Mile 14.82, Private Land Ends: You can start looking for a spot to camp for the night. At this point, you’re on the last leg of your journey. For the next 4 miles, it’s relatively flat and slightly downhill at some points.
Mile 10, Gentle Ups and Downs: Starts some gentle climbing and descending.
Mile 6.65, Smith’s Knob: Smith’s Knob is rough. It’s a very steep hike up to the overlook, and then a very steep hike down after that. From the top of Smith’s Knob down, you’ll lose 12,000 feet of elevation.
Mile 4.81, Ranger Headquarters at Little Bear Creek: No camping here.
Mile 4.6, Peter’s Pathway: Steep, narrow, rocky uphill path. From here, you’re gaining back the 12,000 feet back until you reach mile 3.38.
Mile 3.38, Crest of Alleghany Ridge: The home stretch! Traverse over Alleghany Ridge (about 3 miles). Hang in there!
Mile .58, Steep Downhill to Victory: a very steep downhill until you reach highway 87.
There’s nothing like the sense of pride that comes with finishing all of something, and hiking a trail in its entirety is really something special. But it’s hard to do.
If you’re anything like me, you dream of hiking the entire Appalachian Trail, but walking away from society for three+ months is difficult to pull off. And that’s putting it lightly. Fortunately, there are a lot of eventful trails that are shorter. The Loyalsock Trail connects Mountoursville and Laport, two small towns in north-central Pennsylvania. The trail spans along the Loyalsock Creek for 59.2 miles. Hiking the whole thing in 4 days is certainly no easy feat, but it’s entirely doable.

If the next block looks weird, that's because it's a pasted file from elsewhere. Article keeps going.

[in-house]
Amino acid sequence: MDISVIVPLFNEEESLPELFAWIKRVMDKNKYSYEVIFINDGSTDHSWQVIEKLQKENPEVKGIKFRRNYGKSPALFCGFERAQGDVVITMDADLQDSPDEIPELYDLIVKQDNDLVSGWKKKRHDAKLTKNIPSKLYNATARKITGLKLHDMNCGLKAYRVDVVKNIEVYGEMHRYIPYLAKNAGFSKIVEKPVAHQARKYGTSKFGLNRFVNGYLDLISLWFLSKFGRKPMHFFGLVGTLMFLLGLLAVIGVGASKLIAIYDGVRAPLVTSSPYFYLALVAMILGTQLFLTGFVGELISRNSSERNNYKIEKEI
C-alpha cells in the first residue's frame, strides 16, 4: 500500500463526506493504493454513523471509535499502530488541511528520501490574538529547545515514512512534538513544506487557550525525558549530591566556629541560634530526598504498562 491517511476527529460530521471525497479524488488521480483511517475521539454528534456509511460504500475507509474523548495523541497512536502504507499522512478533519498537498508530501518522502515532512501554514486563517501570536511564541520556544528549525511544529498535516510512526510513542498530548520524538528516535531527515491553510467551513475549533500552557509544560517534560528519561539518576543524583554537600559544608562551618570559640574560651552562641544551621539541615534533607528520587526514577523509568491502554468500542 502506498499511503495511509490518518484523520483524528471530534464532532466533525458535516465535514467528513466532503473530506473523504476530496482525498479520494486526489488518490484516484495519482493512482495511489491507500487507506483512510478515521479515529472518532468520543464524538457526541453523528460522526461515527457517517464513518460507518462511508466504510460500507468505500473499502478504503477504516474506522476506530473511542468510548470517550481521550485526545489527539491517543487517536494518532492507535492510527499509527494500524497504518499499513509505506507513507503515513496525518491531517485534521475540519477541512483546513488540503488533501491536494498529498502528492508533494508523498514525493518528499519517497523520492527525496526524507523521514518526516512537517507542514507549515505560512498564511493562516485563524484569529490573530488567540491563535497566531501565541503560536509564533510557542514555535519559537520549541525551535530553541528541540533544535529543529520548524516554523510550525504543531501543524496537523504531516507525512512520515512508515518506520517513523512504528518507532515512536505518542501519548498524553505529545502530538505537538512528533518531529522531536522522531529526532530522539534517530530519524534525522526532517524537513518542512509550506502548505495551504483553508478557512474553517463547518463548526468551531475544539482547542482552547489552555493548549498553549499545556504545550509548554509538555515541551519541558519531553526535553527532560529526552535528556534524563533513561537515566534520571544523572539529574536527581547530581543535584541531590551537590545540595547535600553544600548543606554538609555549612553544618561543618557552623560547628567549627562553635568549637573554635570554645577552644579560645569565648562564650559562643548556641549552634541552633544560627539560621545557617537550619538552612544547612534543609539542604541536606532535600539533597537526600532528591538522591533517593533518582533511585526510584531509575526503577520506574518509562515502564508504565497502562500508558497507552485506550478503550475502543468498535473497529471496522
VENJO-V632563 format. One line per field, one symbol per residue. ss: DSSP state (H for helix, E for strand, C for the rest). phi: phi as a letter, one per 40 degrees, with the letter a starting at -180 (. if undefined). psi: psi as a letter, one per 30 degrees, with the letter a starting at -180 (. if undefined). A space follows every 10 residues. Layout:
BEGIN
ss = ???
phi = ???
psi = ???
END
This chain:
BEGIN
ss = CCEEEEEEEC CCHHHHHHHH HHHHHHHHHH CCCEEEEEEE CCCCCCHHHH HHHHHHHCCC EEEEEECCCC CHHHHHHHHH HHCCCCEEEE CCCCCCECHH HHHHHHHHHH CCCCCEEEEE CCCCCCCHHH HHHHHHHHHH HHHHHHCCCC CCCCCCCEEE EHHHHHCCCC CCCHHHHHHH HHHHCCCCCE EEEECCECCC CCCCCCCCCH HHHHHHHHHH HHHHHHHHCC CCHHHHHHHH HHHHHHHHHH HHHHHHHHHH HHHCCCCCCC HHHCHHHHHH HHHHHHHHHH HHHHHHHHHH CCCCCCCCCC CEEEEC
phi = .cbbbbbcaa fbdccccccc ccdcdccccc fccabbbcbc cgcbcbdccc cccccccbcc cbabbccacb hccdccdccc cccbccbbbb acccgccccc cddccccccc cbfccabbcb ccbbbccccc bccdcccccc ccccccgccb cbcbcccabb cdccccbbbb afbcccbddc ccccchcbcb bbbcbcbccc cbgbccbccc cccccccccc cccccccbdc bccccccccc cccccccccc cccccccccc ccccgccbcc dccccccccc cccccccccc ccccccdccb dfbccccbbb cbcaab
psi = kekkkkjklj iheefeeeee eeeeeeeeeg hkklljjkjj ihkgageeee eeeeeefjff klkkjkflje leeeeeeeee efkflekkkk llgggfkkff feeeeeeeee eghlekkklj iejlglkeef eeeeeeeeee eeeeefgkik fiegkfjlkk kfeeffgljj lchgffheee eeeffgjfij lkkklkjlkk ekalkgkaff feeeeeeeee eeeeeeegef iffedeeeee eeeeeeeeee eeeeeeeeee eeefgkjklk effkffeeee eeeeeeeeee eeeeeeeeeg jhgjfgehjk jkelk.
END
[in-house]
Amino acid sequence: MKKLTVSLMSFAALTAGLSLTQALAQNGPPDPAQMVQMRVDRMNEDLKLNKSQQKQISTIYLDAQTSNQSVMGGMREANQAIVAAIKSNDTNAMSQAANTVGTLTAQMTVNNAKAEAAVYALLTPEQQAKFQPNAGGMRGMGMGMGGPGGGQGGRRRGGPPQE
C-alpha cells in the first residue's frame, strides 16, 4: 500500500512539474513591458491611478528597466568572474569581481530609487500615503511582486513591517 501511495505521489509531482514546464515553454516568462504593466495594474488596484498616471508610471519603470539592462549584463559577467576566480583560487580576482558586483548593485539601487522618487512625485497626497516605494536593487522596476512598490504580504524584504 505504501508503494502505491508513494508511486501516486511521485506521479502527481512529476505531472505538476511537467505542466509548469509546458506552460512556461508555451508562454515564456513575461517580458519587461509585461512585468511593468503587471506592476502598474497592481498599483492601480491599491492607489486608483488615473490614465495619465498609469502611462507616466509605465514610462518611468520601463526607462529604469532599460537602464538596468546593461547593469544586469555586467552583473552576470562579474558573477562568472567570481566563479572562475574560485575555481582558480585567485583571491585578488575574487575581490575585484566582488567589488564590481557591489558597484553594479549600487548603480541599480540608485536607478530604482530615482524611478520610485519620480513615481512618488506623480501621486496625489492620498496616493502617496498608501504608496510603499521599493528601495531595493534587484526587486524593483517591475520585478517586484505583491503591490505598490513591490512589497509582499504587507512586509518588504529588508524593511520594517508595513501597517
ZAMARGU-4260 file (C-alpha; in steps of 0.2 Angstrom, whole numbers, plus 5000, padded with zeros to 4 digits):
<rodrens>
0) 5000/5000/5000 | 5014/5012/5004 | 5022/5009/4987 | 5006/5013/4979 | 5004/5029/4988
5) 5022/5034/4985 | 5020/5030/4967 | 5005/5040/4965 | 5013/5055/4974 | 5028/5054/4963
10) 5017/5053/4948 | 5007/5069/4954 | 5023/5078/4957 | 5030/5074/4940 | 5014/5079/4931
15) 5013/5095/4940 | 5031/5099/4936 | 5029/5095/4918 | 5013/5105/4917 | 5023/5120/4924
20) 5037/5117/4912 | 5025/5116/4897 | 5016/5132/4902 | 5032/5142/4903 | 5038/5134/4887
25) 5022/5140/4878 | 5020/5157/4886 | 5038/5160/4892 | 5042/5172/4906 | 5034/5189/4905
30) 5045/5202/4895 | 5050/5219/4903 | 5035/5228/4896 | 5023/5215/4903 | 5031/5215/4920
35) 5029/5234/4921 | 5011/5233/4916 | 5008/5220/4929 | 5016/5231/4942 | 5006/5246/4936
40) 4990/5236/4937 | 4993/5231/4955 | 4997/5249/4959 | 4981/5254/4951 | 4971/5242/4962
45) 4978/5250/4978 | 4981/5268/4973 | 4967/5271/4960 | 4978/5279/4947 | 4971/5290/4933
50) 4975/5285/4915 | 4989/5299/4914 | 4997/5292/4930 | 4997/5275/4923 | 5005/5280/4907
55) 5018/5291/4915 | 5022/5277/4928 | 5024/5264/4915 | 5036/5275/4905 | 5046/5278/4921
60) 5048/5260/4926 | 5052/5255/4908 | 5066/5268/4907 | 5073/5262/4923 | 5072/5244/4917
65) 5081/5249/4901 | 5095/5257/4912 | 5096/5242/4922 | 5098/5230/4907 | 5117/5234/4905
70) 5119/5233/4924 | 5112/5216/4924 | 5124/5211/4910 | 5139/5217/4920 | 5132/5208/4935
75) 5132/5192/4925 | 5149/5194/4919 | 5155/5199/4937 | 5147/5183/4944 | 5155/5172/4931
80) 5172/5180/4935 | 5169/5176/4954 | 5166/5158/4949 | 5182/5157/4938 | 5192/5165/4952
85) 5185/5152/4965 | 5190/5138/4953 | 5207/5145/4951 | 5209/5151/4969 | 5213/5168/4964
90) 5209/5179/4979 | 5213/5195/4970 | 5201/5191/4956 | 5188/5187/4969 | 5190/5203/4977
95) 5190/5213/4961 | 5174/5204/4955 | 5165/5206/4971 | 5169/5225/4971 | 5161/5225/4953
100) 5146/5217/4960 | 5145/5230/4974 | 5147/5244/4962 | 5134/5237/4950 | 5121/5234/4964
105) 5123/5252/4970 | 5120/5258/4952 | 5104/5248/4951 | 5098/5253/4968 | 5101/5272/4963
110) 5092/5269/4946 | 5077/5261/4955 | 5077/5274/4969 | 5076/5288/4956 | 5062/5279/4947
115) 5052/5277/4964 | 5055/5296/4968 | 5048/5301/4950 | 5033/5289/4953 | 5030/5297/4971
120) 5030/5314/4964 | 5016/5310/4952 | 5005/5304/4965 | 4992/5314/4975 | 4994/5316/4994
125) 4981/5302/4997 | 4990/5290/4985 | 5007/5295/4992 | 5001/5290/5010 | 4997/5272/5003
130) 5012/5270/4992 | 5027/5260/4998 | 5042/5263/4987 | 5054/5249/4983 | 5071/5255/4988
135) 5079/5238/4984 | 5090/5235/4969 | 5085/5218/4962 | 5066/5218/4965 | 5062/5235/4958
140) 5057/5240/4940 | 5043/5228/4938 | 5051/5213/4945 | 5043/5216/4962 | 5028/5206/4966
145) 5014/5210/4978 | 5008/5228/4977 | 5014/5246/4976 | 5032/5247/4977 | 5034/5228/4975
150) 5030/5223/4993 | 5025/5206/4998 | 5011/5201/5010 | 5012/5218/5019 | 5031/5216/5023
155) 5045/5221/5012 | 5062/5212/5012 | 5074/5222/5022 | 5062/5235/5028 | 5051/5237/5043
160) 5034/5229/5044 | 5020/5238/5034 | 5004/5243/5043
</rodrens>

Mile 1 of the trail is at the Northwest end, in Williamsport, but I’ve always done this trail backwards, starting at mile 59.2 and ending at mile 1. Mile 1 is a treacherous rocky hill, so starting it backwards helps you ease in on a more gradual start. Plus, then you have a nice steep downhill to look forward to as your last mile. 🙂
About the Loyalsock Trail
The LT is maintained by The Alpine Club of Williamsport. It follows the mountain ridges and streams along the Loyalsock Watershed. On abandoned railroad grades, footpaths, and old logging roads, the trail makes its way through the Loyalsock State Forrest.
The trail is marked with yellow blazes with red lettering.
On this hike, we carry 2 Nalgene bottles and collect water from streams along the trail. I recommend packing 2 1-liter water bottles and something to use to treat your water. Check out my guide for techniques to purify your water.
The Best Time of Year to Hike the Loyalsock
If you’re from PA, you know the 4 seasons: almost winter, winter, still winter, & construction. What I mean is, things are hit or miss and vary from year to year. Obviously it’s better to go during a clear forecast, but that can be difficult to predict. It’s also more enjoyable to hike during mild weather, and that’s something you can predict, within reason.
I’d say the best time to do this hike is in September or May. That will save you from extreme heat during the day and extreme cold and night. If you can, check the forecast and choose a weekend that isn’t so rainy. But if you have a rain fly for your tent and a rain jacket for your person, a little rain isn’t a deal-breaker. At least not for me!
Of course, you can hike the trail any time of year. Heaven knows that Bart has! Personally, I’ve done the hike twice: once in May and once in July. The July time was a bit miserable–so hot! Another thing to keep in mind, if you’re doing it in the summer, is the bugs. Oh, the bugs! I didn’t have any issues with ticks, but there were gnats buzzing in my ear for much of the trip. So much so that I got into a rhythm of step, swipe bugs out of my eye, step, swipe bugs out of my ear. Rinse and repeat.
But if you’re an experienced hiker and you like a challenge, you can definitely do it in the heat, if that’s your jam. Just bring extra socks.